Many California parents encounter strenuous challenges when they attempt to negotiate custody and child support agreements. The bottom line is that whether parents themselves devise a plan or the court steps in to determine what a particular custodial situation will be, either way results in a formal court order to which all parties must adhere. When child support goes unpaid, serious legal problems can arise.
Many California parents are currently engaged in litigation regarding post-divorce parenting-related issues. Such problems are sometimes impossible to resolve without the court's intervention. Any parent facing a child support problem may relate to a similar situation pop music star Britney Spears is going through at this time.
Not every California family living in a post-divorce situation is able to move forward in life in an amicable manner. Sometimes, even after the court has ruled on matters of custody or child support, parents may still have conflict between them that translates into legal problems. For instance, what happens if a custodial parent causes alienation between a child and a noncustodial parent? This is often an act of revenge that can have long-lasting negative effects on the parent and child or children in question.
Most California parents would agree that although life is unpredictable, one thing that is certain is that it often changes. Some changes are more gradual than others, developing slowly over time. On the other hand, more sudden circumstances may arise, necessitating immediate change as well. For parents who pay or receive child support for their children, life's changes often impact existing payment agreements.
California parents currently adhering to existing court orders regarding financial provision and care of their children understand how important it is to follow the specifications of the court's ruling without fail. If a particular parent is in need of modification of a child support or custody order, there are legal steps to take to submit a request for a change. Sometimes, as in the case of a man in another state, unexpected incidents occur that result in serious legal complications.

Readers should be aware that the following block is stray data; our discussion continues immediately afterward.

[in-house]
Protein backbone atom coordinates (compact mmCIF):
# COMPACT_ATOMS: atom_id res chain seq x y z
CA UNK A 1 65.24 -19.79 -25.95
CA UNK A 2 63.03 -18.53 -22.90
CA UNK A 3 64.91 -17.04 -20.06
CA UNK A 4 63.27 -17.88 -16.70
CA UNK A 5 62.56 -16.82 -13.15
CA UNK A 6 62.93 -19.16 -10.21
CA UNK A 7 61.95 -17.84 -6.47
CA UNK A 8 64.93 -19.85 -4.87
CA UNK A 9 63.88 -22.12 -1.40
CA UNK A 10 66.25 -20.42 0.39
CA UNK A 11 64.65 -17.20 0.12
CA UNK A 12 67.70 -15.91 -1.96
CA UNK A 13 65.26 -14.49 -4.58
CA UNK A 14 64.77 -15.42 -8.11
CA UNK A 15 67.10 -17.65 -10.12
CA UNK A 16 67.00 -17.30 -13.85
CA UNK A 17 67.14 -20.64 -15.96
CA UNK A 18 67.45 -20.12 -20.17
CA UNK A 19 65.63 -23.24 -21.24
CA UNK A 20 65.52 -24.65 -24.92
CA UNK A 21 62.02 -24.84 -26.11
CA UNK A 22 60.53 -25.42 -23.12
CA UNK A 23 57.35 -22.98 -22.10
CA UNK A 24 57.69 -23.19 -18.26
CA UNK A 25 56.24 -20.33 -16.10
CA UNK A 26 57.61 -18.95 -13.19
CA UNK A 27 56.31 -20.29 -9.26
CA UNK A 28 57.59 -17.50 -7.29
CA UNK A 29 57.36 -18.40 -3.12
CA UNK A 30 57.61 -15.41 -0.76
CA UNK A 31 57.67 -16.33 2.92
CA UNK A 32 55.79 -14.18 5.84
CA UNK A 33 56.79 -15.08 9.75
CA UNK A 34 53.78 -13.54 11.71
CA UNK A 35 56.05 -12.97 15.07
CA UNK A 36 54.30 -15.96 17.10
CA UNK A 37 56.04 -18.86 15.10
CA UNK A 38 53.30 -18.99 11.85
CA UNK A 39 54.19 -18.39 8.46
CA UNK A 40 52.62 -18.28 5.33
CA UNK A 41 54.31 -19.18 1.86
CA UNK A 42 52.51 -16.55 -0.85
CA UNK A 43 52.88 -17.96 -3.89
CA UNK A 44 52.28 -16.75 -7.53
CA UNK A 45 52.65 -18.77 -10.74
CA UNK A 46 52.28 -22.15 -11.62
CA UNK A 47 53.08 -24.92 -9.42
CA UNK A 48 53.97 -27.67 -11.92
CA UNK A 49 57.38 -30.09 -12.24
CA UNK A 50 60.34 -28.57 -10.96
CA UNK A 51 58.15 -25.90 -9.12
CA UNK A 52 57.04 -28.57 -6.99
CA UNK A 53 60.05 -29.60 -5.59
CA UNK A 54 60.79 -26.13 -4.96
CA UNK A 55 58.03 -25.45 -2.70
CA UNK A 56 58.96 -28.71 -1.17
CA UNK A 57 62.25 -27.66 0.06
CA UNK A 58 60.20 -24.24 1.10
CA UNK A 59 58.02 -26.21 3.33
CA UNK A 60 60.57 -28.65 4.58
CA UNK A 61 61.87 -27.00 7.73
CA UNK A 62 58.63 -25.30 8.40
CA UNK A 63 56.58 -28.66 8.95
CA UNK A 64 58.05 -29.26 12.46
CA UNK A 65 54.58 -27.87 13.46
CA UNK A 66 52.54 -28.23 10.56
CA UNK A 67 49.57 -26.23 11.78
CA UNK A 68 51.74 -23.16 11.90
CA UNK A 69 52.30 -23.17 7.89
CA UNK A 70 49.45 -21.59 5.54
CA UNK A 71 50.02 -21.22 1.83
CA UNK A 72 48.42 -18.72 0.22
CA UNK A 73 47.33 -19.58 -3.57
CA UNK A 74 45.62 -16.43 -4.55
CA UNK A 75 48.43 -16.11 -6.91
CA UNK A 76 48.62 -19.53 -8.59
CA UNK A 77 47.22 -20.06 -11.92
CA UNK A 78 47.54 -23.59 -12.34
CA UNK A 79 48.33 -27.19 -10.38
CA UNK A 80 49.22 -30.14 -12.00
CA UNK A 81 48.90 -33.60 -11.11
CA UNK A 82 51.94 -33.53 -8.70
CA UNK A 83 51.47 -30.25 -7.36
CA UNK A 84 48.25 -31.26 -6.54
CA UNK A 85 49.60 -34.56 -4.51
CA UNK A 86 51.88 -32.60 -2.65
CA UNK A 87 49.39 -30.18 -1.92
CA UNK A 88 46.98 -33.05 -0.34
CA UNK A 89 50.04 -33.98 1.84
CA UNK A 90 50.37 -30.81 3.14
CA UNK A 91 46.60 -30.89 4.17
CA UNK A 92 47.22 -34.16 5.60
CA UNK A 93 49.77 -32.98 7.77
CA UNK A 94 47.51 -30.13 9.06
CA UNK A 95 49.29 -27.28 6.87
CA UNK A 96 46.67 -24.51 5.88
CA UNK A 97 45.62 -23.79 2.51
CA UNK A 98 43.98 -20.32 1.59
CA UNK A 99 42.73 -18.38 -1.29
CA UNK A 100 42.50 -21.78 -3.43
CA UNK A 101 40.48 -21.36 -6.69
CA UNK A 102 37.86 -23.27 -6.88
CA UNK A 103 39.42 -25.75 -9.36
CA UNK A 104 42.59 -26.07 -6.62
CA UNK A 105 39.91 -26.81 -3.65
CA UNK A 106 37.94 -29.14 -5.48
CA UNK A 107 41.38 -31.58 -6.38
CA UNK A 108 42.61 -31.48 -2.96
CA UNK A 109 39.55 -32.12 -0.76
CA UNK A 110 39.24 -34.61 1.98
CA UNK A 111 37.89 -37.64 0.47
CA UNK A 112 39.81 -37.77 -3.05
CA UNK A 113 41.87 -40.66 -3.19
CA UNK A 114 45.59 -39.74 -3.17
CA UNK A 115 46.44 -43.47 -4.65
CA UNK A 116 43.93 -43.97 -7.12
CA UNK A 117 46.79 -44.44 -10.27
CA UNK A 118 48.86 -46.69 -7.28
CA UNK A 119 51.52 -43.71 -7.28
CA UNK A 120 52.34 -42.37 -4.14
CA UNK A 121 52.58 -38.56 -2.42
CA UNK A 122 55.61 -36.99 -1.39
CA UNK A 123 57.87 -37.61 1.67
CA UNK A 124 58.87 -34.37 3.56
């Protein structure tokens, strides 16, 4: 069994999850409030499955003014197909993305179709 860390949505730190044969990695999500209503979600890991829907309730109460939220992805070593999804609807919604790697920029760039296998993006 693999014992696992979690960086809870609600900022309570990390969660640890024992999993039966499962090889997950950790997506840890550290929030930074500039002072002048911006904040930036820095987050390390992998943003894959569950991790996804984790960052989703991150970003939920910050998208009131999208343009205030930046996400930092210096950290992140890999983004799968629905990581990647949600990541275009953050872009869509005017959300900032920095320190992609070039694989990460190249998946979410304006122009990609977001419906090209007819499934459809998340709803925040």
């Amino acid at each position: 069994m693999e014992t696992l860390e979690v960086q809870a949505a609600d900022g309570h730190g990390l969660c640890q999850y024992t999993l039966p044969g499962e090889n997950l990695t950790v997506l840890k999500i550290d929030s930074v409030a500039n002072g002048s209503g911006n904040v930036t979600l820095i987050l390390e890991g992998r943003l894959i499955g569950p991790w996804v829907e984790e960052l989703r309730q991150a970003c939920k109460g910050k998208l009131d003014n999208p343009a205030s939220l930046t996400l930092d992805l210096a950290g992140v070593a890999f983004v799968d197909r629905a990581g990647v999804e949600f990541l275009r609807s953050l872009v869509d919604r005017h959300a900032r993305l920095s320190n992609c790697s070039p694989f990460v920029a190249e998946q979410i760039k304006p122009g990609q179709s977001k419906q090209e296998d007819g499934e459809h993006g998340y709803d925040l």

Major League Baseball fans in California are no doubt familiar with the first baseman from the Tigers' team, Miguel 'Miggy' Cabrera. Not only is Cabrera slated to earn more than $300 million by 2023, he is also expected to one day have a plaque with his name on it in the MLB Hall of Fame. On a personal note, however, things haven't been going so well for Cabrera. He has been battling some health problems as well as an ongoing child support dispute with his former wife.
When California parents divorce, they must execute parenting plans to provide for the temporal future needs of their children. This often includes child support. A new documentary addresses a controversial topic and stereotype that often gives dads a bad name, that is, that any father not making good on child support payments is a deadbeat dad.
Any California parent who has ever gone through divorce and had to battle it out in court to resolve child-related issues understands how stressful it can be. One can only imagine how such stress may be intensified if a person's private life is being played out in front of millions of television viewers. Such is the case for one of the cast members of Real Housewives of California, Shannon Beador. She is currently involved in a dispute with her former spouse regarding child support, spousal support and custody.
Many California parents are ordered by the court to provide financial assistance to their children. Some parents are recently divorced, while others were never married. Various types of situations may lead to child support payments although state guidelines remain the same no matter what the particular details of a given situation happen to be.
Many married couples with children who divorce in California move forward in life bound to certain stipulations set forth in their divorce decrees. For some, that includes paying or receiving child support. However, not every person ordered to pay or who receives child support has been married and divorced. Either way, if the court orders someone to make payments and it is not being done, it's a definite problem.